By: Lana K. Wilson-Combs
“The Rhythm Section,”
the new drama from cinematographer/director Reed Morano
(“Meadowland” and TV’s “The Handmaid’s Tale”) starts slow and a bit off-tempo, but midway through manages to find its groove.
(“A Simple Favor”) plays Stephanie Patrick, a young British woman who has seen better days. Stephanie has been through the wringer.
Her entire family was killed in a plane crash and she hasn’t been able to cope with the tragedy. Consequently, she’s turned to drugs and prostitution.
An investigative journalist named Proctor (Raza Jeffrey, “TV’s “The Enemy Within”) locates Stephanie to inform her that the plane crash wasn’t an accident, but rather a terrorist attack orchestrated by some scumbag named Reza (Tawfeek Barhom, TV’s “The Letter To The King”).
Initially, Stephanie is reluctant to believe Proctor until he tells her that his top source, is a former MI-6 agent named Iain Boyd (Jude Law, TV’s “The Third Day”) that can help her track down Reza and his entire terror cell. Now she’s all in.
Iain isn’t impressed with Stephanie because she’s really a mess, but he starts to train her anyway. He begins with a series of odd routines that include ramming her car on the road and making her swim nearly naked in a freezing lake. Surely that will toughen her up. The thing is, for someone who is a druggie, a chain smoker and has basically trashed their body, it’s amazing how quickly Stephanie is able to run, jump, shoot and fight with such skillfulness.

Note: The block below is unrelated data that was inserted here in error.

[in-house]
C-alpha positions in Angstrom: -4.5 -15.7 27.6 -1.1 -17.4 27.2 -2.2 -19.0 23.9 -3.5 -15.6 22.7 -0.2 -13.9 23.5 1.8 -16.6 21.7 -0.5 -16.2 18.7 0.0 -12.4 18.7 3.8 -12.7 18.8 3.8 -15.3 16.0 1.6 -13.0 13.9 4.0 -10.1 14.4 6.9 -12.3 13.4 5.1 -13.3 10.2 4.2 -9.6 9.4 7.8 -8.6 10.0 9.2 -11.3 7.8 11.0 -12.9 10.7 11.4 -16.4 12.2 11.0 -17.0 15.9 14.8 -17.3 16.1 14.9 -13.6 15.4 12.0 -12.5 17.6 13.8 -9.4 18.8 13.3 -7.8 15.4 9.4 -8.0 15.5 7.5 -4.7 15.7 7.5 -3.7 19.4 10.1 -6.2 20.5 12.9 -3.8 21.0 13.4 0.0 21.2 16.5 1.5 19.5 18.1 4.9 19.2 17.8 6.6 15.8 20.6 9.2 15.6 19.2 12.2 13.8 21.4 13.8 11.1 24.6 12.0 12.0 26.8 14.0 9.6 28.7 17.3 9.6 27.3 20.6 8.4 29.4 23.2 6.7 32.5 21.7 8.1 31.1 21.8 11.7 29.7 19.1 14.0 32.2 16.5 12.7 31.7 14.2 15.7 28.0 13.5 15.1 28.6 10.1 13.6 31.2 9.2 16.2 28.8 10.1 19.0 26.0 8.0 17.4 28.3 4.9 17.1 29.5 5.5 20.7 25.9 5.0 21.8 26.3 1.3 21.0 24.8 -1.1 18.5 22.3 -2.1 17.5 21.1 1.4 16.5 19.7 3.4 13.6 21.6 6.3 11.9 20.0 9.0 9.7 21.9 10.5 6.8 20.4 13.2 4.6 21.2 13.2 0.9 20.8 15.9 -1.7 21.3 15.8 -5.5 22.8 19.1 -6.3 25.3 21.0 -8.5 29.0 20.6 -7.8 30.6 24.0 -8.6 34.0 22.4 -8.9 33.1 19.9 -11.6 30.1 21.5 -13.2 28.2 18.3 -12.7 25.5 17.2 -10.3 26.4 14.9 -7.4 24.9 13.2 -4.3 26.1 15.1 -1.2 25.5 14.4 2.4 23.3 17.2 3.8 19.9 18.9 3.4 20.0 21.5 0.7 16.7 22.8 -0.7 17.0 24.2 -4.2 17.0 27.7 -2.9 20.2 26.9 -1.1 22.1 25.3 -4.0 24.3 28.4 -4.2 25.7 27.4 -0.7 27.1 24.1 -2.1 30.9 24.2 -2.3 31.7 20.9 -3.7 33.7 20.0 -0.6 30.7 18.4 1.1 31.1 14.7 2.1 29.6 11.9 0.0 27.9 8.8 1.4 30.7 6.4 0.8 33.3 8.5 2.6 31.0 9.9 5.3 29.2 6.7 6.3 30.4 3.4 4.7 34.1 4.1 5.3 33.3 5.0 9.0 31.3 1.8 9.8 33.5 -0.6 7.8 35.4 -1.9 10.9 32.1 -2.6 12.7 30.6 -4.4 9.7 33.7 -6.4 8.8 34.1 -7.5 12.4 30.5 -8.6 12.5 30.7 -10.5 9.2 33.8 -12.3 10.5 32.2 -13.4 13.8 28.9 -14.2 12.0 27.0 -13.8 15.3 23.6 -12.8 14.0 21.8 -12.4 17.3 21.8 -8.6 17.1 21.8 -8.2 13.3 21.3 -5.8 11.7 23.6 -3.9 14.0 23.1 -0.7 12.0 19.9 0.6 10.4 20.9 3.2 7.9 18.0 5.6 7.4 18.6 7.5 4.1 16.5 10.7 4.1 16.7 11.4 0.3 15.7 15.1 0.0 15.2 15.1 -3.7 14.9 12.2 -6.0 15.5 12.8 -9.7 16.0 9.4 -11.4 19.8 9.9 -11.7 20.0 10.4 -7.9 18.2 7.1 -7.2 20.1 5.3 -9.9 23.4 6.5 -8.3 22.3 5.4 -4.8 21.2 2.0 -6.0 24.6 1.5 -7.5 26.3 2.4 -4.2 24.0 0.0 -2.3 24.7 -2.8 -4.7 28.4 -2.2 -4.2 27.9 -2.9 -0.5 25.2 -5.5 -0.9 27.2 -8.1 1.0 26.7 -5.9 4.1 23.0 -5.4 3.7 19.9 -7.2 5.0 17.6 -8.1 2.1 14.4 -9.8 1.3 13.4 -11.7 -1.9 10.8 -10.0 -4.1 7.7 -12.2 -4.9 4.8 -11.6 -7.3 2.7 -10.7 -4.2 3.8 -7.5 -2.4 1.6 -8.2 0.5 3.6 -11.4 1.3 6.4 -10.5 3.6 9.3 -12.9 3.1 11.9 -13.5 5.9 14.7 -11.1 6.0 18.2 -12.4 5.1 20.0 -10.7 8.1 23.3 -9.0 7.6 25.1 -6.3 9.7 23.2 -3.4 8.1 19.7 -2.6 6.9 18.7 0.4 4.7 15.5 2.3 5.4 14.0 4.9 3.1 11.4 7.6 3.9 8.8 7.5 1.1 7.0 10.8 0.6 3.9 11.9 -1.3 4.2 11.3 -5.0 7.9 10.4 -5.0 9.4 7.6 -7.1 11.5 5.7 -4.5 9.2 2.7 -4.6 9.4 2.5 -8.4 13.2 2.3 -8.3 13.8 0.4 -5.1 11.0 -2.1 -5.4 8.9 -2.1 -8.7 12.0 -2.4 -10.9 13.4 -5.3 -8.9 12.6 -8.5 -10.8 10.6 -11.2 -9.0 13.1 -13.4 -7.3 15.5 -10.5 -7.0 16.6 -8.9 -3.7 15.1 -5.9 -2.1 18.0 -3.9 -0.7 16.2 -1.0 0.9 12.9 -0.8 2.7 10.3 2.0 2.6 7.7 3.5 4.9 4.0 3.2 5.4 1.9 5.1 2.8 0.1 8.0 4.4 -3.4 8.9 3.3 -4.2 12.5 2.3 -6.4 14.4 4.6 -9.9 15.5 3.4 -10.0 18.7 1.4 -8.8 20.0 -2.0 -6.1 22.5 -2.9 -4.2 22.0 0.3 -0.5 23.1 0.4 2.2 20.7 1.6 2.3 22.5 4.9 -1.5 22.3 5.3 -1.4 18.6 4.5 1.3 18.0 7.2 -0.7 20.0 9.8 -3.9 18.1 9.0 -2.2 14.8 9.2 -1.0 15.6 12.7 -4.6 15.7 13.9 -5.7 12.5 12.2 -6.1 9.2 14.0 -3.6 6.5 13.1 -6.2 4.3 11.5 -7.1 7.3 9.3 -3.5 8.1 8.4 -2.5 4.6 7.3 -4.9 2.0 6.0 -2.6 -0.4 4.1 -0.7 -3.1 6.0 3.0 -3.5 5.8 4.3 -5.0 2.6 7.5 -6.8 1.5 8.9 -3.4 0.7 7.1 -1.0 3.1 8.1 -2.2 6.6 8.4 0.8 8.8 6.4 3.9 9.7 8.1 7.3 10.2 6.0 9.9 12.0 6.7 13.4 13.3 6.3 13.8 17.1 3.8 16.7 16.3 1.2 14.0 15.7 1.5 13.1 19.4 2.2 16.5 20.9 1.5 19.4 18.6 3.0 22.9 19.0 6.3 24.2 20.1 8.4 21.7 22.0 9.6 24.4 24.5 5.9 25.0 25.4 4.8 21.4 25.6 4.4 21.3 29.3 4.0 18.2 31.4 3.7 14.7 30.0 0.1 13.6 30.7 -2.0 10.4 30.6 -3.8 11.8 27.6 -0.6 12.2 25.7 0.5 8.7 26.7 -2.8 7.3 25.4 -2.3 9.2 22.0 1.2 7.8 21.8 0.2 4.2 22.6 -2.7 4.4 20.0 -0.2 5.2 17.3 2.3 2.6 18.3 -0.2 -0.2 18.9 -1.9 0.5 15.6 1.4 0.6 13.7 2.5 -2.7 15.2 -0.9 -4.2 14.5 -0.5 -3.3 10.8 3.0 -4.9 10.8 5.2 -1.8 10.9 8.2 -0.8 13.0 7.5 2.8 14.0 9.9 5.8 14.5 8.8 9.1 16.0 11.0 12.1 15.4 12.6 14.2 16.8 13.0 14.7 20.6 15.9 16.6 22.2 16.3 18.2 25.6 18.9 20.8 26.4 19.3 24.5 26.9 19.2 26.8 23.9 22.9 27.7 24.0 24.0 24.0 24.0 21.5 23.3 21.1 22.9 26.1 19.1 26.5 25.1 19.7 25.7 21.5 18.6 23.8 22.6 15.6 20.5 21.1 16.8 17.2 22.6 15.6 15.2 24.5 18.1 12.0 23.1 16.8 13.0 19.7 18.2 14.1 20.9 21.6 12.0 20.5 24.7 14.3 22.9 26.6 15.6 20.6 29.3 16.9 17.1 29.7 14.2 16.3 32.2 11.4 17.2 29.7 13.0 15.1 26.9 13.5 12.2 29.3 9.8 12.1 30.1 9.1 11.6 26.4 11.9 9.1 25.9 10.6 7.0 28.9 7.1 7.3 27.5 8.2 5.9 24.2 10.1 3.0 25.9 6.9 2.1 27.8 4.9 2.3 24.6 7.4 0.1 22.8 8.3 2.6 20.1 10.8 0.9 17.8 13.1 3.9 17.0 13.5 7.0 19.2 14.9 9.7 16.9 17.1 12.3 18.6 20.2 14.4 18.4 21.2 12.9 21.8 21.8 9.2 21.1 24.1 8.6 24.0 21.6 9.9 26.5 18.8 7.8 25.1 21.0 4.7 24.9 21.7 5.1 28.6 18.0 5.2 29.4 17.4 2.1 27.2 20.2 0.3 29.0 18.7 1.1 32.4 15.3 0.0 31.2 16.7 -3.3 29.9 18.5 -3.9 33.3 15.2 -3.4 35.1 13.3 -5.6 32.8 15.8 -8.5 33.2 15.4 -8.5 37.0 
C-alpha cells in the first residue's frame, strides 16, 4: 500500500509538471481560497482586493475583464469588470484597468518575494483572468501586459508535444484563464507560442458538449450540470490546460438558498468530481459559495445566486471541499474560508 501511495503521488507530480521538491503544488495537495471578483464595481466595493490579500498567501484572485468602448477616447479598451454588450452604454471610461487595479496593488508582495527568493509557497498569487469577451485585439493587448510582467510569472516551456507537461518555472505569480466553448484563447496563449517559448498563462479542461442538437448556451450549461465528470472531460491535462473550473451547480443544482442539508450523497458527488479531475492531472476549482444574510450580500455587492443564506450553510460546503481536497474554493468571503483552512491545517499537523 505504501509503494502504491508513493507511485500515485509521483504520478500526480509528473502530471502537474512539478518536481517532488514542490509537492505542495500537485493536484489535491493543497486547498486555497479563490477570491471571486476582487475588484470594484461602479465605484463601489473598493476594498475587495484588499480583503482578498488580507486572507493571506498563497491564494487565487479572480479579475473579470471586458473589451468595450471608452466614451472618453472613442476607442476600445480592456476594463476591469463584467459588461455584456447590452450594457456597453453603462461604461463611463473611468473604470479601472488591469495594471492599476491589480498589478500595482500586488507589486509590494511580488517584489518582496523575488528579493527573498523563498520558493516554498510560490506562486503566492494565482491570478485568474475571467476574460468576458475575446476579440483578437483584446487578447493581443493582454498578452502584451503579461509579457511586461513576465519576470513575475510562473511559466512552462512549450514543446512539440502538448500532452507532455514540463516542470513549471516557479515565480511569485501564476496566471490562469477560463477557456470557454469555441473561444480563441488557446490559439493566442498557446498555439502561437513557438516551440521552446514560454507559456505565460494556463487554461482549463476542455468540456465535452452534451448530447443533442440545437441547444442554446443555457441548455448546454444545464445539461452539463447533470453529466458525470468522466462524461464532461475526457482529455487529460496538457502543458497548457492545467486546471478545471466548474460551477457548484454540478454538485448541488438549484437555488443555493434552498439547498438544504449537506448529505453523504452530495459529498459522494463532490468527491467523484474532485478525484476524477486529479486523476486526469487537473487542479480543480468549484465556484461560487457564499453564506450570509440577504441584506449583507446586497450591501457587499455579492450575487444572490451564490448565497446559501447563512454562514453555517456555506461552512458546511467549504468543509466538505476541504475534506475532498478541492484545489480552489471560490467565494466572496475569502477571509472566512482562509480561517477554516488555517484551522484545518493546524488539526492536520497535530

It’s a good thing she’s a quick study, because Iain puts her new skills to the test on some dangerous training missions. Stephanie also winds up meeting former CIA operative Marc Serra (Sterling K. Brown, “Waves” and TV’s “This Is Us”). There’s something not quite right about this dude. Stephanie is taking everything in he’s saying so she can get one step closer to the killer(s).
“The Rhythm Section” is adapted from screenwriter Mark Burnell’s 2011 book of the same name. Anyone not familiar with the book will probably wonder about the film’s odd title.
Well, it’s explained when Iain (Law) is teaching Stephanie (Lively) how to shoot a gun. He gives an analogy that she should relax her body so she can control and keep her breathing and heart rate in sync/rhythm like a musical combo. Like a rhythm section.
She does and it works. Soon Stephanie is a stone-cold assassin with “nothing to lose” as she sets out to take down the murderer of her family.
I’m not sure if Paramount Pictures is considering building upon Lively’s character here and intends to start a franchise. A good box office run would of course make that decision easier.
However, as a standalone movie, “The Rhythm Section” hits just enough high notes to make it a worthwhile and pretty exciting January release.
Check Out This Trailer For "THE RHYTHM SECTION"
Lana K. Wilson-Combs is a member of the Broadcast Film Critics’ Association (BFCA), The Black Film Critics Circle (BFCC), The Alliance Of Women Film Journalists (AWFJ) and a Nominating Committee Voting Member for the NAACP Image Awards.